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    ABSTRACT: The guanine-thymidine (GT)n repeat in the HMOX1 promoter determines the level of induction of the heme-degrading enzyme heme oxygenase 1 (HO-1), which protects against inflammatory and oxidative stress. In individuals with short (GT)n repeats (where n < 25; SS genotype), higher levels of HO-1 activity are induced more rapidly than in those with long (GT)n repeats (where n > or = 25; LL genotype). Recently, it was demonstrated that HO-1 activity protects against the onset of rheumatoid arthritis (RA). The aim of this study was to determine whether the (GT)n-repeat length within the HMOX1 promoter region is associated with RA disease severity and radiographic joint damage. A cohort of 325 well-characterized RA patients and 273 controls was investigated by DNA fragment-length analysis for the association of (GT)n repeats in the HMOX1 promoter region with RA disease susceptibility and severity. Although no significant differences in genotype or allele frequency were found between controls and RA patients, the odds ratios corresponded well to those in the previously described cohort. Among patients, those carrying the SS genotype had a more favorable radiographic outcome over 9 years than those carrying the LL genotype. This was unexpected since no differences in disease activity were found between the genotypes or alleles. Patients with the SS genotype have a better long-term radiographic outcome despite poor prognostic markers at baseline and despite disease activity at followup similar to that of patients with the LL genotype. This suggests that the HMOX1/HO-1 system is involved in the uncoupling of disease activity and joint damage and may provide a novel target for the treatment of RA.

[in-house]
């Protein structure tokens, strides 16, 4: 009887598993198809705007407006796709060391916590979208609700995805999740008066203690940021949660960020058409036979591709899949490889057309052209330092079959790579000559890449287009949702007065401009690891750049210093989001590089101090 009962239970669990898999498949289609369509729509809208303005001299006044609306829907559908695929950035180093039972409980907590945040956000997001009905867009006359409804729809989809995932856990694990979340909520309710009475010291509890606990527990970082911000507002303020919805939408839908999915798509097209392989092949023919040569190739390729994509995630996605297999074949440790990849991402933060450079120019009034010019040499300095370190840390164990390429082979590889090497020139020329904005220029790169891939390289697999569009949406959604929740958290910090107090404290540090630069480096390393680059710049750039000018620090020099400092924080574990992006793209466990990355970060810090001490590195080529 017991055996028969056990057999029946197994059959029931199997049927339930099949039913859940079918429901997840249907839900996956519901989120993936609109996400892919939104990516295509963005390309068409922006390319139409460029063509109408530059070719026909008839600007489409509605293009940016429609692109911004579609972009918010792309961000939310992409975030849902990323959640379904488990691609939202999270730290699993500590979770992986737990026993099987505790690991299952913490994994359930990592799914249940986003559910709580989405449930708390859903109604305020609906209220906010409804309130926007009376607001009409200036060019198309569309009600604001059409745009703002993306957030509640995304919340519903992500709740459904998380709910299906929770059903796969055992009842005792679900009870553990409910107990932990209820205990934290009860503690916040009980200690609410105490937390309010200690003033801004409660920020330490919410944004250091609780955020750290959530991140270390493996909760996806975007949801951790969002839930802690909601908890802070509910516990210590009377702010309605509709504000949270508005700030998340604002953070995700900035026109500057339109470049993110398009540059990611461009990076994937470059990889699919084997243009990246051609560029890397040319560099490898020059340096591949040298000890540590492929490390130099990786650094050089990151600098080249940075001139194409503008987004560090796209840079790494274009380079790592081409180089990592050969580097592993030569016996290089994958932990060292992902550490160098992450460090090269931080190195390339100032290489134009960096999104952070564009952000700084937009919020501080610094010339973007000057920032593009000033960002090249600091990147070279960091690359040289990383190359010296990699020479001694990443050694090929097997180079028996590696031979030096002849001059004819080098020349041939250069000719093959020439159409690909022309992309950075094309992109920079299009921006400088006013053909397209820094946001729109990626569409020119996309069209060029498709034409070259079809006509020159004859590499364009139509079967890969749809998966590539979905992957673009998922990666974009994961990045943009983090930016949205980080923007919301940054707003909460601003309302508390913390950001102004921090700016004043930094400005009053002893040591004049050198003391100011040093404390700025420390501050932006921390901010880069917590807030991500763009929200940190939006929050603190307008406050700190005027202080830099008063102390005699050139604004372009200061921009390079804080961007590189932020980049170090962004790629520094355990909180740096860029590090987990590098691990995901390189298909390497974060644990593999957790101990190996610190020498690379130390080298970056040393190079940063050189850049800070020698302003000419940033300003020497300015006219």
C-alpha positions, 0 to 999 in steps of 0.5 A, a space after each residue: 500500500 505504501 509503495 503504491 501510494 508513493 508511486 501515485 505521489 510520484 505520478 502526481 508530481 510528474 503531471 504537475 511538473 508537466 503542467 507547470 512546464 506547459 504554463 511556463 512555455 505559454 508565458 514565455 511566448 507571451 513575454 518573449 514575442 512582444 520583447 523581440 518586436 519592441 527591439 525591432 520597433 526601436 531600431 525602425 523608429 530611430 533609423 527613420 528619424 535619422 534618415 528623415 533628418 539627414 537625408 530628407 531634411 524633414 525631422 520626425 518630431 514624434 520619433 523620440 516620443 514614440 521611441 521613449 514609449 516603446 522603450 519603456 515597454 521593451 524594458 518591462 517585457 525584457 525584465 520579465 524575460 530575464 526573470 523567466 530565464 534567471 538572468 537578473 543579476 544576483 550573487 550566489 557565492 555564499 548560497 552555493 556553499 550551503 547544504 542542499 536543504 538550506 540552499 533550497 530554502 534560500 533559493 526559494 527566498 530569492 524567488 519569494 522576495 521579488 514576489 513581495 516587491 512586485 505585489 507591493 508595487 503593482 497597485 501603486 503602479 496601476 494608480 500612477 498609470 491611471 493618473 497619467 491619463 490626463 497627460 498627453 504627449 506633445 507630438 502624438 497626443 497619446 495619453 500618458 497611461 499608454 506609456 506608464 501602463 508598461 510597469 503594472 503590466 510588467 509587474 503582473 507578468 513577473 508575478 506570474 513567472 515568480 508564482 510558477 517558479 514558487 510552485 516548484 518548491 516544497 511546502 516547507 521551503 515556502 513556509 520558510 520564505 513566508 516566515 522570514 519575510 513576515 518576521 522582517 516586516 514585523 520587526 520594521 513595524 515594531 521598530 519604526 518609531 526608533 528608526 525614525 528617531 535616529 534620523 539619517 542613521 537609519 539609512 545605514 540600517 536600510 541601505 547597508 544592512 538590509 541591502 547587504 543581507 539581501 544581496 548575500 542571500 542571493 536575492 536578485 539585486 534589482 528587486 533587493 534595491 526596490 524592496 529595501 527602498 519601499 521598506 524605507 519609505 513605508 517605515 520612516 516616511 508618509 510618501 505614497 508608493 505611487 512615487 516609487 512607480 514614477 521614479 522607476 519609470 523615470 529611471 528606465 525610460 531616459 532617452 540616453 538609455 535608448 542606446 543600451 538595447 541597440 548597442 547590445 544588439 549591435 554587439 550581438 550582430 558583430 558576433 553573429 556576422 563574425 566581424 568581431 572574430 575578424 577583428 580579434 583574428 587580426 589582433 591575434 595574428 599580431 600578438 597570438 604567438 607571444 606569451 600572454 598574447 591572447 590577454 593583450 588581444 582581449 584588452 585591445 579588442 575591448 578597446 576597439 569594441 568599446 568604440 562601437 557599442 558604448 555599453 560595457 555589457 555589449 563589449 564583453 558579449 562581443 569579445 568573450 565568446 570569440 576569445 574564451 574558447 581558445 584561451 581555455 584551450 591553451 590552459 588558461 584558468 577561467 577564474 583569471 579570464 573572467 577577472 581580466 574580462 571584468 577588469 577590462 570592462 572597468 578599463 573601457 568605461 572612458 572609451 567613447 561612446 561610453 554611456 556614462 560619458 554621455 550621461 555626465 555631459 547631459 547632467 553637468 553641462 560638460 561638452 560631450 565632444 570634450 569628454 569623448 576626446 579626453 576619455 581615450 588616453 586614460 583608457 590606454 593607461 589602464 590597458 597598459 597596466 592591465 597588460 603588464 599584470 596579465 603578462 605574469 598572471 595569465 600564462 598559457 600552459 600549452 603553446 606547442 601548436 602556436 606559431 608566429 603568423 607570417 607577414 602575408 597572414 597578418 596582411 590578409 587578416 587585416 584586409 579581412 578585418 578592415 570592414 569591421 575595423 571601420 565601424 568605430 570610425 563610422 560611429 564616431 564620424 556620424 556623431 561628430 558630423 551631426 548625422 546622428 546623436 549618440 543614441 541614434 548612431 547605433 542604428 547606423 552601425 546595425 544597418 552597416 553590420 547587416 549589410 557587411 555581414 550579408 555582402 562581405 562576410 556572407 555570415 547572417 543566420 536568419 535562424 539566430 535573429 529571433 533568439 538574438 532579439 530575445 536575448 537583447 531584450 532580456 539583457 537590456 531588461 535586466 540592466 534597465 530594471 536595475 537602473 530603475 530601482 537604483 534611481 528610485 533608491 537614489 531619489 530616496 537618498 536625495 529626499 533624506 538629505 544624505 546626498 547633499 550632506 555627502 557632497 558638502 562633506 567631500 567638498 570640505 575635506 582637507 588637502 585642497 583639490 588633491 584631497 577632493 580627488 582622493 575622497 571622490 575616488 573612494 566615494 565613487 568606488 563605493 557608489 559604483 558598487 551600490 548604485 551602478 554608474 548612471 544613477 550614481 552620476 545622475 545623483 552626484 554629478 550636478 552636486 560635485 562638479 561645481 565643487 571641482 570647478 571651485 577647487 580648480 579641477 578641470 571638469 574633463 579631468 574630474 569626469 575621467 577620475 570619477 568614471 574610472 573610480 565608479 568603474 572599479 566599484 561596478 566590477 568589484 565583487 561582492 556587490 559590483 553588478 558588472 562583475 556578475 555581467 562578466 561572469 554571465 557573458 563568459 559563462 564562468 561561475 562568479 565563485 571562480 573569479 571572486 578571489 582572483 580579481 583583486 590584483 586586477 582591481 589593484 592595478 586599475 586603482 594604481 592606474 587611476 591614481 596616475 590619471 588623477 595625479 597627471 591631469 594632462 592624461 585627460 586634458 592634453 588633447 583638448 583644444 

Arthritis & Rheumatology 11/2008; 58(11):3388-93. · 7.48 Impact Factor